BIOL2215 Human Physiology

This course is the second semester of a lecture and laboratory sequence in human anatomy and physiology. The course provides an in-depth study of the functioning of body systems, including the muscular, nervous, cardiovascular, immune, respiratory, digestive, urinary, endocrine, and reproductive systems. Emphasis is placed on systemic human physiology, which is augmented by discussions of cellular and molecular mechanisms. Applicable principles of chemistry and physics are reviewed in order to enhance understanding of physiological processes. The laboratory component of the course is designed to reinforce the topics discussed in lecture, as well as to introduce students to some of the laboratory techniques and equipment used in the acquisition of physiological data. This course will cover the characteristics of hazardous wastes and its safe handling, storage, and disposal.




BIOL2115 with a grade of "C" or better and qualifying score on math assessment test OR MATH1700

Course Requirements and Evaluation

Refer to Course Syllabus for detailed information regarding the requirements and evaluation standards for this course. The Course Syllabus will be distributed the first week of the course.

Learning Outcomes

The following outcomes will be addressed in the course:
Integrate the functional relationships among different organ systems to maintain homeostasis in the human body
Explain the coordination of physiological processes underlying homeostasis at the system and molecular level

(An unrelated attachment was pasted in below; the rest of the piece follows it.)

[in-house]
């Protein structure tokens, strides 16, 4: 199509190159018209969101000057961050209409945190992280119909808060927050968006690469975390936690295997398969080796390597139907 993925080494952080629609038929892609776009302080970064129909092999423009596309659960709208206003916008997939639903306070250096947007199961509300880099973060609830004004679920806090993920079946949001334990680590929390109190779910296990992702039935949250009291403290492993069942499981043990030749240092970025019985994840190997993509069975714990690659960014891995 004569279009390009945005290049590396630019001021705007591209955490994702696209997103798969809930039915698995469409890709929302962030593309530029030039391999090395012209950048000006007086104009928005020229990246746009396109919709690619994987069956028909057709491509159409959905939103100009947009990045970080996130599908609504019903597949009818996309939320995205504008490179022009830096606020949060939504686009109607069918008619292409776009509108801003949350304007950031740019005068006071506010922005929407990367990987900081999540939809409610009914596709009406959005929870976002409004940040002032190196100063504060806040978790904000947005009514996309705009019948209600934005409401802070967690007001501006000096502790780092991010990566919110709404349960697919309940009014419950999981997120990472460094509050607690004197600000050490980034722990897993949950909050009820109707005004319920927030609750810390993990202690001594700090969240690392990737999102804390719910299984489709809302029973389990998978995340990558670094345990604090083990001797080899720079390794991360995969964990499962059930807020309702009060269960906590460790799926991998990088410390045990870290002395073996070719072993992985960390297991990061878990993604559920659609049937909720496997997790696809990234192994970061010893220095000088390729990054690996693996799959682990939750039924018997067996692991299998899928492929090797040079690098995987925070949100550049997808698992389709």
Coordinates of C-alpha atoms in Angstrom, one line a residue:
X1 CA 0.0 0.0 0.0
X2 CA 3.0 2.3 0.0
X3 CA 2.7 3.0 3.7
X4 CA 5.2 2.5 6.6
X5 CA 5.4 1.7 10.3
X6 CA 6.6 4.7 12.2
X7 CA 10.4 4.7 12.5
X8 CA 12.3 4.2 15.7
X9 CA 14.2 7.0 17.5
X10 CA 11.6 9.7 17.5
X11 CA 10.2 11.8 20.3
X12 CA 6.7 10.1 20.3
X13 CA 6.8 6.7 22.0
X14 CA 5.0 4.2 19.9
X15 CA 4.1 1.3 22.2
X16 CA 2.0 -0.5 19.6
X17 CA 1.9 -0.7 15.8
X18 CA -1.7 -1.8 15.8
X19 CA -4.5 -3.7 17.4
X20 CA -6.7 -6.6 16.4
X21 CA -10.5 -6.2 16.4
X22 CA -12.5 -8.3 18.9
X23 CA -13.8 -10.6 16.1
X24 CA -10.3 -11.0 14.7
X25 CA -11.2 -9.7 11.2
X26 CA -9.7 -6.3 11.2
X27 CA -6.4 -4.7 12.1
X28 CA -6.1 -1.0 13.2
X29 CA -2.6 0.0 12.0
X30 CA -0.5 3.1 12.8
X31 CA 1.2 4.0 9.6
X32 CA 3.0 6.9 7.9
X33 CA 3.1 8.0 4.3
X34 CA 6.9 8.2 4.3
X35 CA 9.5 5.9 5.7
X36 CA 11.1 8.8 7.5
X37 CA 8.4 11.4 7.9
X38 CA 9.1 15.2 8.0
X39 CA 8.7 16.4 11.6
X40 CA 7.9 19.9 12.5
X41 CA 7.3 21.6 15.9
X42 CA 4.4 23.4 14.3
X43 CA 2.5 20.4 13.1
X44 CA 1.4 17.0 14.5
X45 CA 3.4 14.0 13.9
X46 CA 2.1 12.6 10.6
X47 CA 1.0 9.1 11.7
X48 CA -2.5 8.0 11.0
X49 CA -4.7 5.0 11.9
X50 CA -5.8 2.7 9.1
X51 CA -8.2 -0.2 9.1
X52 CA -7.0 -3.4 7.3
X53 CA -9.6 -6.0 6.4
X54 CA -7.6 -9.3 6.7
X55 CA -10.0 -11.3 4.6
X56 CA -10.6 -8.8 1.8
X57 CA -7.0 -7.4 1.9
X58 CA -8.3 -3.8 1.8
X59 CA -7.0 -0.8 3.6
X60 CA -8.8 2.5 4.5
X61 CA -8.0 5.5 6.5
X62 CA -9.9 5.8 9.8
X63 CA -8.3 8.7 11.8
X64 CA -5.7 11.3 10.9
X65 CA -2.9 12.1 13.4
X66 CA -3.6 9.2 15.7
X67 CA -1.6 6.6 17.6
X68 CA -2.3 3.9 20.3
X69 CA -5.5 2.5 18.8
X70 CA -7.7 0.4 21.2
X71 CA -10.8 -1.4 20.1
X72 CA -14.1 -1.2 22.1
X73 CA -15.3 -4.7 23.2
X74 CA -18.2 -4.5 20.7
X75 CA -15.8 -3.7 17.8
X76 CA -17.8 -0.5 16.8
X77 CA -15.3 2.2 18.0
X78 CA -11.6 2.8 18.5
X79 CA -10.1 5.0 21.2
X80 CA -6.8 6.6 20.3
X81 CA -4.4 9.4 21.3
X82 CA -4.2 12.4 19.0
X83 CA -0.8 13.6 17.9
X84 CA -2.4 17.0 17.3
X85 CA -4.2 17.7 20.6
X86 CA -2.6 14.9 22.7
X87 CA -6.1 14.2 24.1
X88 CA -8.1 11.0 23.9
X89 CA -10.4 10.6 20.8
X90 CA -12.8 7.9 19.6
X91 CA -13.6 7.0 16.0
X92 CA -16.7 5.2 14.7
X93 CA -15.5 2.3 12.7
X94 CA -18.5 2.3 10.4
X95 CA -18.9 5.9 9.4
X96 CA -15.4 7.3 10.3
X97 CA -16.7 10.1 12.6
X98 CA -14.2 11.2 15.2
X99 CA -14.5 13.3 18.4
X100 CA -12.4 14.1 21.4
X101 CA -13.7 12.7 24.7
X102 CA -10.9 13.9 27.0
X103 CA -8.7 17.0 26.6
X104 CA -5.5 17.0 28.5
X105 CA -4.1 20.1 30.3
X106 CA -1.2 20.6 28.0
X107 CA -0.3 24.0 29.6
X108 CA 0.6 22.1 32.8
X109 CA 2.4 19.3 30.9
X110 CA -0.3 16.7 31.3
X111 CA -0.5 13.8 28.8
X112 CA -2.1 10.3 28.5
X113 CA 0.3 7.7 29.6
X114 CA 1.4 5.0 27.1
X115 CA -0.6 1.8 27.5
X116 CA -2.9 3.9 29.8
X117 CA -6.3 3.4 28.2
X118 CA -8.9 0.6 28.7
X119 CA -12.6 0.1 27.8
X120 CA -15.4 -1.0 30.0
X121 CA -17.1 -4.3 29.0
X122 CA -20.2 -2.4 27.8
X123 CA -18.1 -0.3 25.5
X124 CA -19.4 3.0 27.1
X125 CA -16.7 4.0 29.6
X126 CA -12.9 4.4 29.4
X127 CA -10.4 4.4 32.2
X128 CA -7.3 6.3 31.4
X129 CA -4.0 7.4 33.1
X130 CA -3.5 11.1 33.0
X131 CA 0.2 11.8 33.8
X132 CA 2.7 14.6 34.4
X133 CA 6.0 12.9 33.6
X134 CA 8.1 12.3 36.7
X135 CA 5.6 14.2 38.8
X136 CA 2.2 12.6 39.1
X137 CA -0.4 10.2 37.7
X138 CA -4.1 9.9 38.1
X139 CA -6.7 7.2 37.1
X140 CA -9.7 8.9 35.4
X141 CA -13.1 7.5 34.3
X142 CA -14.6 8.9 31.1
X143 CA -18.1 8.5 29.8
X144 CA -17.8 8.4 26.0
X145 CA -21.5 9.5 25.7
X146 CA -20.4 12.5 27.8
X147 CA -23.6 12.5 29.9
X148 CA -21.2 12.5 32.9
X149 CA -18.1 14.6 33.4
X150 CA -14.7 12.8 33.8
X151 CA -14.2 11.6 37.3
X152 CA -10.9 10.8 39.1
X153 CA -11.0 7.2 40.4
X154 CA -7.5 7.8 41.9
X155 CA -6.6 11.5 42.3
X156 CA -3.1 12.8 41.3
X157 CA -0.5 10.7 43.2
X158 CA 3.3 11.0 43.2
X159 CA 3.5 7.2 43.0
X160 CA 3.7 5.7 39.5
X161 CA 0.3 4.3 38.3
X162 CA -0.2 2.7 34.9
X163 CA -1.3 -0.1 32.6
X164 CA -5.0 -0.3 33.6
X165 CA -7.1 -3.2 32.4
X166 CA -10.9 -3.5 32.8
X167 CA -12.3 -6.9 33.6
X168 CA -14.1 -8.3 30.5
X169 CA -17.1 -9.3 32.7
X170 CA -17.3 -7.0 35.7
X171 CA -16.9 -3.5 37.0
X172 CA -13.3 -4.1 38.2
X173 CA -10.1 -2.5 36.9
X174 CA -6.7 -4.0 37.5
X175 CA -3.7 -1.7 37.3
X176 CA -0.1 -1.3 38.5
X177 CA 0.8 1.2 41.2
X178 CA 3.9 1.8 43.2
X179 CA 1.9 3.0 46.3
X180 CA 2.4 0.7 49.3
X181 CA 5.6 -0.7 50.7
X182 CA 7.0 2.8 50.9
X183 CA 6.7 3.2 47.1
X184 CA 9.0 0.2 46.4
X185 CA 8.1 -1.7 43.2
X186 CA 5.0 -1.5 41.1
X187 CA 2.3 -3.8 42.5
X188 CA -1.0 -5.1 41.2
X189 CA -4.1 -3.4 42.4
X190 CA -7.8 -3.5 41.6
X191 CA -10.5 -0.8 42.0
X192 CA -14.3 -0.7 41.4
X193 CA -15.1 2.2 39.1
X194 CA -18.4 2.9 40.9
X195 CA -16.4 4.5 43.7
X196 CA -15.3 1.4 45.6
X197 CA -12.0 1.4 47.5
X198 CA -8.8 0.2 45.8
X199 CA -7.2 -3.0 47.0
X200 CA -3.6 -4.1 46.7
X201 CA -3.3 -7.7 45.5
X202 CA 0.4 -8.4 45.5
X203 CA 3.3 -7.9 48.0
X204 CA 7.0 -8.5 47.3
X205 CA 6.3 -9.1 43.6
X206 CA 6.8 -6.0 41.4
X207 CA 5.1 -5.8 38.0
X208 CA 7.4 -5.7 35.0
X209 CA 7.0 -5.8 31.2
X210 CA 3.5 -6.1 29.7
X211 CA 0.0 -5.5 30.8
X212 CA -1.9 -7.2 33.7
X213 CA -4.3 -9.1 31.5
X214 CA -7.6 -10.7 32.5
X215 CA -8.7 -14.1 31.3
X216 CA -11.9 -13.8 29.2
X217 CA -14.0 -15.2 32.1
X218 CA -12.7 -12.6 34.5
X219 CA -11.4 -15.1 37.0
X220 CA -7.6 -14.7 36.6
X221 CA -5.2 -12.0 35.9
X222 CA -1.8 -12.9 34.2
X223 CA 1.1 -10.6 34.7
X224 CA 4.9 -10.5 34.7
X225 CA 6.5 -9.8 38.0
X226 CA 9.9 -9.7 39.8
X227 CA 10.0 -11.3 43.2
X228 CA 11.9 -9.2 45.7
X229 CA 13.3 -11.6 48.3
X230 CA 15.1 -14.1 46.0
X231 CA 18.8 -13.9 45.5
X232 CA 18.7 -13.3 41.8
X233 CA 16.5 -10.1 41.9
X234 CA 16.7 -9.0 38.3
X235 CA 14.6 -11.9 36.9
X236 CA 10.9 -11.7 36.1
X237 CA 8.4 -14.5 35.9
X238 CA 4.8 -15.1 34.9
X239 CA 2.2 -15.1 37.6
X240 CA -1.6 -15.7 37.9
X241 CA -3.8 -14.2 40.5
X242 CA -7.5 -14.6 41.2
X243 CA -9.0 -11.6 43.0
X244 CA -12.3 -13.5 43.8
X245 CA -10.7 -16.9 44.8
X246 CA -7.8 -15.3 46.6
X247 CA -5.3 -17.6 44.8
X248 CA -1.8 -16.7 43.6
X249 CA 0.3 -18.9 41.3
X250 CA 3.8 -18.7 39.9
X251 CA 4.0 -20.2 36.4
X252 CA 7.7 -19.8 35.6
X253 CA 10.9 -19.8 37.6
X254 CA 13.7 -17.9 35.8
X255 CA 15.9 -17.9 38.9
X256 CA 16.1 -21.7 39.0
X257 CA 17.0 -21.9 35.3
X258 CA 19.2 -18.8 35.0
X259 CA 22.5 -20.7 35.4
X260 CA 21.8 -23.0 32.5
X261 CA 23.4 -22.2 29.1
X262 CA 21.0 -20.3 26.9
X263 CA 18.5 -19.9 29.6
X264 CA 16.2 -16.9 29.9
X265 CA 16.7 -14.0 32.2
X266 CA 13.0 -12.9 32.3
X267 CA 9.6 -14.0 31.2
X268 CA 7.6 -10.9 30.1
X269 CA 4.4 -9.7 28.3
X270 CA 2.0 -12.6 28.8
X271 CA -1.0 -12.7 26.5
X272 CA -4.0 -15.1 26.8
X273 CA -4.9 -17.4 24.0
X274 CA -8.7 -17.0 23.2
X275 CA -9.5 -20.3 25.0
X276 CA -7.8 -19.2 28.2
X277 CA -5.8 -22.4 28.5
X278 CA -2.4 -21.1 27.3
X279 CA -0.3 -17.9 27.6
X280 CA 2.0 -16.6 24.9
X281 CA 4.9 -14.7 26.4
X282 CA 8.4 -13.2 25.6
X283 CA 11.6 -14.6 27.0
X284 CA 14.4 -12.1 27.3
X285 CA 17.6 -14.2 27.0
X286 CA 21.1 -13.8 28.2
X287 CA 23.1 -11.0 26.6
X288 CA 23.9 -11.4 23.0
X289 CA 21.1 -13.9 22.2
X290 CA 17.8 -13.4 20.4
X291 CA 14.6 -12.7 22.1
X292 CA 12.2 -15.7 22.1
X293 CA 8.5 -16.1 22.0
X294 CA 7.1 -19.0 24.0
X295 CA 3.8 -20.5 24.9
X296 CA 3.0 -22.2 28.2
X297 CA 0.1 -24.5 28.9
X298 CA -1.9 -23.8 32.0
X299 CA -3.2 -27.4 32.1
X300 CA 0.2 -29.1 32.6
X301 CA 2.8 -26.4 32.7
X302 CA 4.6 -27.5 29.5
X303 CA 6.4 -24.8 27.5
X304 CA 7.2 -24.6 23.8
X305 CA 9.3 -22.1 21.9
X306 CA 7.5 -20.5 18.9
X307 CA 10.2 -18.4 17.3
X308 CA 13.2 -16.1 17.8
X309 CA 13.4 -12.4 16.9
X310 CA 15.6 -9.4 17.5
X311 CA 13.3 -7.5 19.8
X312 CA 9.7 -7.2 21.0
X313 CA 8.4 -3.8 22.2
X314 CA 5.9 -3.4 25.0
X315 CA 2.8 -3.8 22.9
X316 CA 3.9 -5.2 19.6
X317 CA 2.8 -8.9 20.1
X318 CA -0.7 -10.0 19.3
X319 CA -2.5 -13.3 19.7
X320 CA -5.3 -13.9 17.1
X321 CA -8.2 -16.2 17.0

Apply the principles of chemistry and physics influencing physiological mechanisms
Explain cell membrane dynamics, including transport, communication, and membrane potential
Describe molecular control of protein synthesis; cell metabolism and respiration; communication; and reproduction
Explain nervous system functions and regulation, including sensory, motor, and integrative neurophysiology
Classify hormones and their mechanisms of action in regulating cellular functions
Describe the dynamics of the skeletal system in maintaining homeostasis
Explain the mechanisms of muscle contraction at the different structural levels
Explain the mechanisms of the various components of the cardiovascular system
Differentiate innate immunity from adaptive immunity
Evaluate the processes of pulmonary ventilation
Distinguish between the respiratory and metabolic components of acid-base balance
Analyze the processes of urine formation, water, and electrolyte balance
Describe digestive system processes, phases, and control
Contrast male and female reproductive physiology and development
Solve medical case studies related to physiological concepts
Critique scientific journal articles
Measure physiological processes in a laboratory environment using various methods, instruments, and software
Apply the principles of instrumentation and calibration to obtain accurate measurements
Interpret instrument data and experiment results
Develop physiological research experiments based on scientific method
Synthesize scientific reports

Text and References

A list of textbooks required for this course is available at the bookstore.

Course Scheduling

The scheduled hours of instruction include sixteen hours for each lecture credit, thirty two hours for each lab credit and forty hours for each credit of supervised occupational experience (SOE). Lecture credit may include formal or impromptu lectures, demonstrations or discussions with the entire class or with small groups or individuals. Refer to the Credit Details section of this course outline for the credit breakdown.

Accommodations Statement

Disability Services assists students with disabilities who need accommodations to access programs, services and college activities.  If this applies to you, please contact the DS Office on your campus to initiate the accommodations process. 
Brooklyn Park Campus - 763-488-2477
Eden Prairie Campus – 952-995-1544


Brooklyn Park Campus and Eden Prairie Campus:  952-995-1300

Credit Details





MnTC Goal Areas: